BMW 1800ti was the first in what would become a long, storied line of BMW special performance derivatives. It featured twin Solex carburetors and a 9.5:1 compression ratio, making 110 bhp. The suspension was uprated with stiffer shocks and springs for more cornering grip. Almost immediately, the 1800ti began racking up racing victories in class against Alfa, Lotus-Cortina, Mini Cooper, and more, competing in road races, hill climbs, and rallies. BMW 1800ti proved to be so dependable on the track that memories of the 1500’s troubles all but disappeared.
Drivers of note include Herbert Hahne, Walter Schneider, and Anton Fischaber. American driver and BMW tuner Ray Korman raced an 1800ti in Asia. Marianne “Pinkie” Rollo, Jack Ryan, Lin Coleman, Jerry Titus, and Carl Fredericks campaigned 1800s in US. The first big win came at the ETCC six-hour race at the Nurburgring, where Hahne and Fischaber's 1800ti, bearing No. 14, scored a convincing class win and finished seventh overall. Hahne and Schneider in the same TiSA qualified pole position at the ETCC six-hour race at Brands Hatch. A clutch failure forced a DNF. In all, it was a fantastic inaugural season for BMW's new star, with Hahne eventually winning the German national sedan racing title.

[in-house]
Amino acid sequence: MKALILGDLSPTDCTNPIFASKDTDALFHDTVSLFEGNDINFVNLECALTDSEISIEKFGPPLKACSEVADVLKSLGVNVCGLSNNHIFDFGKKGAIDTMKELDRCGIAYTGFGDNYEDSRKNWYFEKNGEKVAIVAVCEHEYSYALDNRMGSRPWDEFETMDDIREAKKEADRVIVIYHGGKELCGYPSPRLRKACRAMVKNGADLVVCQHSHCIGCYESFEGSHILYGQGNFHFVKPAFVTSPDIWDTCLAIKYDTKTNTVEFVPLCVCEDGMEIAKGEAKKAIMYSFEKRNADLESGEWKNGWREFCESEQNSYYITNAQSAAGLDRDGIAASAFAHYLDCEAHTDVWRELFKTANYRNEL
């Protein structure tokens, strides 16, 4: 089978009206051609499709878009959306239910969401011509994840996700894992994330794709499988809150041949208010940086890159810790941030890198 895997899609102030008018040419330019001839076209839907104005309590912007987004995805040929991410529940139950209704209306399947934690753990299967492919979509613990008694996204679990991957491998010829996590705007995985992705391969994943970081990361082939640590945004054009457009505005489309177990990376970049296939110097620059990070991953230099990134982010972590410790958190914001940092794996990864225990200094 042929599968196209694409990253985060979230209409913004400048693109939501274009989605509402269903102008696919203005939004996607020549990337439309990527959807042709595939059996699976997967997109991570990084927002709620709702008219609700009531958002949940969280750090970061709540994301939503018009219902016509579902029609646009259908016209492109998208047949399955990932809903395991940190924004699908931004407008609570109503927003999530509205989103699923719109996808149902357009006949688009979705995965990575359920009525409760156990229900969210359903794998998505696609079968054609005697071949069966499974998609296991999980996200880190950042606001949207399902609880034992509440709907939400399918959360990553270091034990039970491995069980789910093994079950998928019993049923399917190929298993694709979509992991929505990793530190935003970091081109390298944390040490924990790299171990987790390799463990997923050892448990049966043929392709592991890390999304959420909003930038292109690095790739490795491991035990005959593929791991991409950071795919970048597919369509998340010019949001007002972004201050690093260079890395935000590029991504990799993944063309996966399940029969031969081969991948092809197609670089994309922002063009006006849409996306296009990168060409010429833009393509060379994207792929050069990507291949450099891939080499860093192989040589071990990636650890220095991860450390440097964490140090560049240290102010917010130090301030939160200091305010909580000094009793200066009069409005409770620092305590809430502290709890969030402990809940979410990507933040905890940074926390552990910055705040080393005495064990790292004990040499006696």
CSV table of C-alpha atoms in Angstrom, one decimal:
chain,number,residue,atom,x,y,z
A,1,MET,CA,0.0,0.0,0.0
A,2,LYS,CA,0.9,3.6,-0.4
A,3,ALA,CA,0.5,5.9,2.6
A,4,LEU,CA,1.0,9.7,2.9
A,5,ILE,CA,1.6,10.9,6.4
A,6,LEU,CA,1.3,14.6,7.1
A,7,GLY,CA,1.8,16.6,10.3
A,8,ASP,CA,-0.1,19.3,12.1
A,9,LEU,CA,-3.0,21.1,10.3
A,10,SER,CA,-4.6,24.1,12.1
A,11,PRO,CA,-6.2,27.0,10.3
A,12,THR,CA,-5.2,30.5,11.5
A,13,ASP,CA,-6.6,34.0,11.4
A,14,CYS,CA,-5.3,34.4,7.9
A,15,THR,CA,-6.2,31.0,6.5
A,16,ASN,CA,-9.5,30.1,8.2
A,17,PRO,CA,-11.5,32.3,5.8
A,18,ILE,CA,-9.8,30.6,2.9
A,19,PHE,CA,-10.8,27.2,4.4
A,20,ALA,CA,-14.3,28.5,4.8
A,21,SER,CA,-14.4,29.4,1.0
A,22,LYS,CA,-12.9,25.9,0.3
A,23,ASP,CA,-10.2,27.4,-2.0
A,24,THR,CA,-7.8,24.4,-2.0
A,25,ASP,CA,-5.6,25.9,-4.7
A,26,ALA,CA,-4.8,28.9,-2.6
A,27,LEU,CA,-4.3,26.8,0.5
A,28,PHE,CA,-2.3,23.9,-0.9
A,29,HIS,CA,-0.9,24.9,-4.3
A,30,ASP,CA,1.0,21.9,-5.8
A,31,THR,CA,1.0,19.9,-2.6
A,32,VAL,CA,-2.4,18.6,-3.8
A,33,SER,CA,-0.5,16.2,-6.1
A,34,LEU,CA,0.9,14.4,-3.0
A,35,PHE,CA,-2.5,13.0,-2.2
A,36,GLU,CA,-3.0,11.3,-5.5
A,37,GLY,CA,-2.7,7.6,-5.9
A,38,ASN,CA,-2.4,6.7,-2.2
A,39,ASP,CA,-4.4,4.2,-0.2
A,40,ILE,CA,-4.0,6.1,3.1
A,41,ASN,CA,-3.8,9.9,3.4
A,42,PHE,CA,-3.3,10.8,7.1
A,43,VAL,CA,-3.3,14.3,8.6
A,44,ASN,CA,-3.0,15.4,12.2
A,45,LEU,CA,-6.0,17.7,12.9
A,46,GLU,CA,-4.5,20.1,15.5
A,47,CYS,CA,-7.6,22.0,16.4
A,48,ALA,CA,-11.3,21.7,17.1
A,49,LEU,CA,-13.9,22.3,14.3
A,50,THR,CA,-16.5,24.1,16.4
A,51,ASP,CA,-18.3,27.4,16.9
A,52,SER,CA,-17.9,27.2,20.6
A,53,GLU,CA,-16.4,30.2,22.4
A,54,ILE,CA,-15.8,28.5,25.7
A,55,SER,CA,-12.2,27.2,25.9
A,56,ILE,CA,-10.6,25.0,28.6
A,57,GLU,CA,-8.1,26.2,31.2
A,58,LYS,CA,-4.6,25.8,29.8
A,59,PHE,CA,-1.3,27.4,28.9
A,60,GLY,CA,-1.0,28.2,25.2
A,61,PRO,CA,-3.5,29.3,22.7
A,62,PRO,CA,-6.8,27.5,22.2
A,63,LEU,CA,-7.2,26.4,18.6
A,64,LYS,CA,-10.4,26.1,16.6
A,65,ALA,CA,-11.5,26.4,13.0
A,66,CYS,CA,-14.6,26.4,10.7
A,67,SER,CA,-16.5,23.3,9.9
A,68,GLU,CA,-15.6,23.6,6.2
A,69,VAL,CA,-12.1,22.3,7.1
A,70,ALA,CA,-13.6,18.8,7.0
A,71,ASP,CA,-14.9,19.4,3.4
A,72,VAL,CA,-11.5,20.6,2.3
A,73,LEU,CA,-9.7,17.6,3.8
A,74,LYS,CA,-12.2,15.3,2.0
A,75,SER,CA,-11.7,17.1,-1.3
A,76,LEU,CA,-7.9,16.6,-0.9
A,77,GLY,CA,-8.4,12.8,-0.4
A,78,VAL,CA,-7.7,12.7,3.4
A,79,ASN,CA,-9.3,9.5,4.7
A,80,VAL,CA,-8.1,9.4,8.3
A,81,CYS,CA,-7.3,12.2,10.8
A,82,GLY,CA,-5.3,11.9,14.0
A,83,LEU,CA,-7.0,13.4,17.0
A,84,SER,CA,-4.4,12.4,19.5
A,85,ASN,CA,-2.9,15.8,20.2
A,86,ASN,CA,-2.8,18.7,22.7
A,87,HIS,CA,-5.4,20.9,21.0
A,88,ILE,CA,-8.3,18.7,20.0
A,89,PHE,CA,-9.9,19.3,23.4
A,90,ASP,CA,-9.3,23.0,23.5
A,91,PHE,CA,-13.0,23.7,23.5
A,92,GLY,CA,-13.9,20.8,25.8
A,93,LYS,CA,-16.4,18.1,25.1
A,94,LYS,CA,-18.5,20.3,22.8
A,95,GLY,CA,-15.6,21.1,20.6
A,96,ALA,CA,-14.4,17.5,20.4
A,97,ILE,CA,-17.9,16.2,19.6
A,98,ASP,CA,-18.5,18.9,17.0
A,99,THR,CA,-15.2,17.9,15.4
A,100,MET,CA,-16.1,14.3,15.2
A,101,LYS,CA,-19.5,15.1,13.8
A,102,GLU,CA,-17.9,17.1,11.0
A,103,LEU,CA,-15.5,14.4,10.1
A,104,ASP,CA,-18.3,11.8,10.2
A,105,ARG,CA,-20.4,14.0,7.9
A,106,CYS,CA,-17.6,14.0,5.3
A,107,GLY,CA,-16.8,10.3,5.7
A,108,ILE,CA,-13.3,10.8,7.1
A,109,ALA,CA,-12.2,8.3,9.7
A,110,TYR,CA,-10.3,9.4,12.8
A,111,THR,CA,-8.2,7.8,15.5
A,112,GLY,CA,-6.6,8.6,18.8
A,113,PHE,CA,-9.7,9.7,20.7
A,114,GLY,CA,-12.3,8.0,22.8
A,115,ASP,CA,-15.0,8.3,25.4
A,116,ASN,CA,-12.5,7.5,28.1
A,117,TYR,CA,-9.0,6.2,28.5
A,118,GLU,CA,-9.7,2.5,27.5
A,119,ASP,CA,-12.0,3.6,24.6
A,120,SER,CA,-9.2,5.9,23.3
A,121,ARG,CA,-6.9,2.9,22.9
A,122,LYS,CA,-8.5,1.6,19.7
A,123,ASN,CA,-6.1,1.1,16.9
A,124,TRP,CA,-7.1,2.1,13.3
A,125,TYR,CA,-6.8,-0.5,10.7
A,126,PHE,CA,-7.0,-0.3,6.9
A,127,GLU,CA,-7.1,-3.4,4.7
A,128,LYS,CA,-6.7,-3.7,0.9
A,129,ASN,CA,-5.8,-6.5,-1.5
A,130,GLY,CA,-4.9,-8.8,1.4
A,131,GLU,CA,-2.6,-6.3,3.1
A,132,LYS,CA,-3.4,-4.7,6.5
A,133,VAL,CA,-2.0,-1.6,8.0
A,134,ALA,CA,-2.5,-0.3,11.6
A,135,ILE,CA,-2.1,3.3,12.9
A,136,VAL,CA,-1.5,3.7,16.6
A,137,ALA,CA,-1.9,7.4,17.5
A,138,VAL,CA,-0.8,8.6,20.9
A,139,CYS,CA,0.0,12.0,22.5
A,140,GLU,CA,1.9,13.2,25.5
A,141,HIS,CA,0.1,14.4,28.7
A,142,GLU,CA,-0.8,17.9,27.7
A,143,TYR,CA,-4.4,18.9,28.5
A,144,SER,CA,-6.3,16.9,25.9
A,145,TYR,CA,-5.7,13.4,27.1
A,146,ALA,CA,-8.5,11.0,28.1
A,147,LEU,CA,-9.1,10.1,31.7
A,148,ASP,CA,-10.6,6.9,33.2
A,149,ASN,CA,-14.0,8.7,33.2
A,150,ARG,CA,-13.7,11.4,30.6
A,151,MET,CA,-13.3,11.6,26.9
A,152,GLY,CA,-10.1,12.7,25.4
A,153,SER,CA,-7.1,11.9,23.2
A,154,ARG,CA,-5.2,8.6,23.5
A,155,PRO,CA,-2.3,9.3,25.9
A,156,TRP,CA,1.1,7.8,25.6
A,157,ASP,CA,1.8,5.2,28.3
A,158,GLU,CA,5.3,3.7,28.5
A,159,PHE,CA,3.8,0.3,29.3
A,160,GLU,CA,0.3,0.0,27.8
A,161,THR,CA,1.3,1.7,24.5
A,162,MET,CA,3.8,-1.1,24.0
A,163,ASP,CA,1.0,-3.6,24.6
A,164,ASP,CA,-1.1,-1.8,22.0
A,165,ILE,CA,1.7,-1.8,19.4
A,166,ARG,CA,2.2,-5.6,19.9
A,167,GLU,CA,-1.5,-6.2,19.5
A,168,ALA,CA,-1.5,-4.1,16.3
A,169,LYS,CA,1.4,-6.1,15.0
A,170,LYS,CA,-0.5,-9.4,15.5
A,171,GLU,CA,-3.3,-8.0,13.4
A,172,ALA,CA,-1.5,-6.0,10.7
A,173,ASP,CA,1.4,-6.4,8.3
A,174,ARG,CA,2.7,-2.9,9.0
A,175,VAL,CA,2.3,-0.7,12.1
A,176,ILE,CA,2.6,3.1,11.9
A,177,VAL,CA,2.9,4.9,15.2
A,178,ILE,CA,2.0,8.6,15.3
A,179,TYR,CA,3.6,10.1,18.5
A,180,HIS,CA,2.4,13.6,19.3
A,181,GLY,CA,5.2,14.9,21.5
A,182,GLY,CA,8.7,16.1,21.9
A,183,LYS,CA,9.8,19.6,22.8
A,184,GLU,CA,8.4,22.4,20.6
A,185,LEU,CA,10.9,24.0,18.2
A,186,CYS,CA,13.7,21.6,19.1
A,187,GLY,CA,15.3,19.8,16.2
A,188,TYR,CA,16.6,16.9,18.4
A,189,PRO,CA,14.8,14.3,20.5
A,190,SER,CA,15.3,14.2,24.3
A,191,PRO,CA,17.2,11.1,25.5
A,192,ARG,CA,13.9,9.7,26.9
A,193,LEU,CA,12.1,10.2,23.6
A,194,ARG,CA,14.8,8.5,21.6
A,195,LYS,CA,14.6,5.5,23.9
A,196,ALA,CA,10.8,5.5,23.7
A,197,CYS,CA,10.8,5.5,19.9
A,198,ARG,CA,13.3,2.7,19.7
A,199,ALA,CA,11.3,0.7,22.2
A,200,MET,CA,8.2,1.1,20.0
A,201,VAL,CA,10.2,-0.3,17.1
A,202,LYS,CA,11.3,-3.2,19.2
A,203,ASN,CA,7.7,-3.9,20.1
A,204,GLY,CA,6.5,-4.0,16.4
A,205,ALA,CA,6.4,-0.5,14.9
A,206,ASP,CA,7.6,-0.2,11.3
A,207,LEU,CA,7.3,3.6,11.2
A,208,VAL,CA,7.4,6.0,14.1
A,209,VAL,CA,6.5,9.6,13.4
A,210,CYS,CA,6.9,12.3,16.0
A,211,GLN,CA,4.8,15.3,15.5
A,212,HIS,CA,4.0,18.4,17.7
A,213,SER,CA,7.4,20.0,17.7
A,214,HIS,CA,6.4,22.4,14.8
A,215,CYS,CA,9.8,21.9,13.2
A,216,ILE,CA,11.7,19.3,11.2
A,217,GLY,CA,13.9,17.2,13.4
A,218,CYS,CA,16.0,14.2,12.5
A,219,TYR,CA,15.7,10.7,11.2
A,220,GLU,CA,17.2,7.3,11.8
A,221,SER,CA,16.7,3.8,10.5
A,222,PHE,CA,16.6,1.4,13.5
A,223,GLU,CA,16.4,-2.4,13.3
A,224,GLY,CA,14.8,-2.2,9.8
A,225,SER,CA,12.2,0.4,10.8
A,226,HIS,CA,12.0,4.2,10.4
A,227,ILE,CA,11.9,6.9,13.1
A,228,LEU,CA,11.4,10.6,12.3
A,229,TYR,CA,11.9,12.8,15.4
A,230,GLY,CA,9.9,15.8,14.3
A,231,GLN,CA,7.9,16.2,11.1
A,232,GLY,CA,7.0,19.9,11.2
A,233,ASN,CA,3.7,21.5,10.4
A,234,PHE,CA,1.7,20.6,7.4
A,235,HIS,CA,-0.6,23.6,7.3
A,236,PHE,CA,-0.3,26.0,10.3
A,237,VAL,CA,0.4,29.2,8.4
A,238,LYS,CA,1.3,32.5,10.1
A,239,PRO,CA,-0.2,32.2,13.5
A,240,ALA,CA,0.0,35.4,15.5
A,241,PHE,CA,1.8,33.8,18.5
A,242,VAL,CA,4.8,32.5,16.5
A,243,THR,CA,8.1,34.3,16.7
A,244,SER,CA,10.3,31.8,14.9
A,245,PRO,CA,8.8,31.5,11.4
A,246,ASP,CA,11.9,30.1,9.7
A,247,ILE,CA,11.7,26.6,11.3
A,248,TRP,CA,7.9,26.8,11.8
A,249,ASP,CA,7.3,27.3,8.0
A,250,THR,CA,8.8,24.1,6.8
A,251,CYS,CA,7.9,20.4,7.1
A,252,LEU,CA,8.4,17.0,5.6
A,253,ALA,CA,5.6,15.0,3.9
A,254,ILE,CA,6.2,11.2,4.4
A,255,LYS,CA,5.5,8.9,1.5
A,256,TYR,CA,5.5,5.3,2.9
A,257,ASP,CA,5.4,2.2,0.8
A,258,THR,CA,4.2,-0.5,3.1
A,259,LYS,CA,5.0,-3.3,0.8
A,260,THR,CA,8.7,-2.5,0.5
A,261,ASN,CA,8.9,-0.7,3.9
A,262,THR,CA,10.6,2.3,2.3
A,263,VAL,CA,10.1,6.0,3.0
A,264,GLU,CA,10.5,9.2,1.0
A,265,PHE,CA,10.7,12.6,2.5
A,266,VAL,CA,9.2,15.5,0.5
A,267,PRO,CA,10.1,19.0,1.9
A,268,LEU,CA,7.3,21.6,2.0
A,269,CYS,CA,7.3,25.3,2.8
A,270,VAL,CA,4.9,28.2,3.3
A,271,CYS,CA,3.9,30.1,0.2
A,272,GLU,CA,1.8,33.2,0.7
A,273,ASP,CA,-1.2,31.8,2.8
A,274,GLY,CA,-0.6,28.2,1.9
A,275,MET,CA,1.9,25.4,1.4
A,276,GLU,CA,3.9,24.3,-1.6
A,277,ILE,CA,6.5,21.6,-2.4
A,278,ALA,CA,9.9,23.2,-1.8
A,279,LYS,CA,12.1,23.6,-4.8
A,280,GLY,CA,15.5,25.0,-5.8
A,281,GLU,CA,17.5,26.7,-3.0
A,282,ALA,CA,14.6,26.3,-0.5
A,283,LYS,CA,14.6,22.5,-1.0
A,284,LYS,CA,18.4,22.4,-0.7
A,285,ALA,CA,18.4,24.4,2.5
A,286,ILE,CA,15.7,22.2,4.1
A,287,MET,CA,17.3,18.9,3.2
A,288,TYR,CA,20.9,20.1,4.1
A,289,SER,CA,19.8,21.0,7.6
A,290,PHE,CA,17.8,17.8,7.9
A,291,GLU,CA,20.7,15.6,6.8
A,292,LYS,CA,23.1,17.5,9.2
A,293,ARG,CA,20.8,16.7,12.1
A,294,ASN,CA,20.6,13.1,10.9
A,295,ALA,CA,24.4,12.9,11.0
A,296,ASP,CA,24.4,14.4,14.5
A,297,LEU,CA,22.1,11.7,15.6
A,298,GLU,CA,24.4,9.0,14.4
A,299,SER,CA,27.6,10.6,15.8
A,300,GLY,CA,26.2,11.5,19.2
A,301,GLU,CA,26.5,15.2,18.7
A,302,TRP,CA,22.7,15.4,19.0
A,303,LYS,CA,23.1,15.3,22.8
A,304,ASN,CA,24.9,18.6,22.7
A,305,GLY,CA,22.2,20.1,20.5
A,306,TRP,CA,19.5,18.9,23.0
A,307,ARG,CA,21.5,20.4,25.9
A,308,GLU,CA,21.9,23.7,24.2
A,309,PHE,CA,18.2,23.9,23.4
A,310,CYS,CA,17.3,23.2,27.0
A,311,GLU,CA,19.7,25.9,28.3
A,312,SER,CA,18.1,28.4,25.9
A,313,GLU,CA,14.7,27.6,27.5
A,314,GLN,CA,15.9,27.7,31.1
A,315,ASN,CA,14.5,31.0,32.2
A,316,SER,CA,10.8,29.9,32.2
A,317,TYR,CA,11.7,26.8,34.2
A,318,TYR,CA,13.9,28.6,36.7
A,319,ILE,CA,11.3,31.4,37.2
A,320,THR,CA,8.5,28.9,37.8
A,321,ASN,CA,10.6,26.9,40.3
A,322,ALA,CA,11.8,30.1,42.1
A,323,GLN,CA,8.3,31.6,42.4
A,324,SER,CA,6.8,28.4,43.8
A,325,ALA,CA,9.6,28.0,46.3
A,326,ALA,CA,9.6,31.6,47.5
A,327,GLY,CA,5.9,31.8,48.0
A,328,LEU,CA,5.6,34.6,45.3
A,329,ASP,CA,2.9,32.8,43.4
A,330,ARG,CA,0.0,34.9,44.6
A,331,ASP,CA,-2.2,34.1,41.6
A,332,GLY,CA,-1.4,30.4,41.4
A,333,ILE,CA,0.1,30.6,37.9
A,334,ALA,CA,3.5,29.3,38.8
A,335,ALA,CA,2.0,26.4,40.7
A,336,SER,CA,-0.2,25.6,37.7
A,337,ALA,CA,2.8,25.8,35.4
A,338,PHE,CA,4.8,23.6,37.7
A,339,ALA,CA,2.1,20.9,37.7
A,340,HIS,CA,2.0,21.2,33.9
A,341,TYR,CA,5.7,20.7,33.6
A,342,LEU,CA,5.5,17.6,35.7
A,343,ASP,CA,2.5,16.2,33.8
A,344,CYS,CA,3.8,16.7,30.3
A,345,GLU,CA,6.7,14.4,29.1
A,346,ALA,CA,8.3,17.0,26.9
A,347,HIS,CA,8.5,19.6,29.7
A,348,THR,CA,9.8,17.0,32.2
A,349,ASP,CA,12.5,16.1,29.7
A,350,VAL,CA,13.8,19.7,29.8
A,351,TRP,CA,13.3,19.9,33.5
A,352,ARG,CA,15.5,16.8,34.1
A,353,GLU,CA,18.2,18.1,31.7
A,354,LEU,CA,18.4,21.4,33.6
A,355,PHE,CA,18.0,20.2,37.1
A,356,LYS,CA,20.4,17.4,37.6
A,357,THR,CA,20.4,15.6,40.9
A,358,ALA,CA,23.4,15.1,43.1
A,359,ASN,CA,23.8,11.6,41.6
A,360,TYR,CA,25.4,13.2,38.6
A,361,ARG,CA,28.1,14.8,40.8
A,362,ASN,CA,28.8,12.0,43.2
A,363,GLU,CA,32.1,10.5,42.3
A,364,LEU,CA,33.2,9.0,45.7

In the U.S., BMW 1800ti driven by Ryan and Coleman finished ninth overall and sixth in class at the first-ever Trans-Am race, the Four-Hour Governor's Cup Race for Sedans. The class winner was Jochen Rindt in an Alfa-Romeo 1600 GTA. Rollo finished seventh in her 1800ti at the VIR 400 on July 31, 1966, and later teamed up with Denise McCluggage in a Ferrari 275 GTS to finish second at the 1967 Sebring 12-hour enduro.
Drivers could hotrod their BMW 1800ti with Weber conversion kits, trick cylinder heads, and other go-fast goodies from Alpina. Many of these modifications would soon appear as standard features on the hottest NK yet, the 1800TiSA.